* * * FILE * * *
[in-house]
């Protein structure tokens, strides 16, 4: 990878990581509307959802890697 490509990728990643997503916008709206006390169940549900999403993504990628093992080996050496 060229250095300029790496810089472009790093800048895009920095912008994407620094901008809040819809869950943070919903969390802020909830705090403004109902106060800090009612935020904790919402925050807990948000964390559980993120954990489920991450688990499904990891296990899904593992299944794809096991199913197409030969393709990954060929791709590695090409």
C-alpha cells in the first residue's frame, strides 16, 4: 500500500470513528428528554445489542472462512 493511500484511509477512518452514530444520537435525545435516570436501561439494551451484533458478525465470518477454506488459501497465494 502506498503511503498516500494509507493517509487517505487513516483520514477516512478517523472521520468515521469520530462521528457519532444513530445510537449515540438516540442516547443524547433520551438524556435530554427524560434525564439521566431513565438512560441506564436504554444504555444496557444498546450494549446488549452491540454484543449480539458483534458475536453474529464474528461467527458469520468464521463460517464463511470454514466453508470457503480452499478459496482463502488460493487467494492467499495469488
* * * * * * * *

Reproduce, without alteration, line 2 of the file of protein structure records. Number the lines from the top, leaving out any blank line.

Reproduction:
């Protein structure tokens, strides 16, 4: 990878990581509307959802890697 490509990728990643997503916008709206006390169940549900999403993504990628093992080996050496 060229250095300029790496810089472009790093800048895009920095912008994407620094901008809040819809869950943070919903969390802020909830705090403004109902106060800090009612935020904790919402925050807990948000964390559980993120954990489920991450688990499904990891296990899904593992299944794809096991199913197409030969393709990954060929791709590695090409």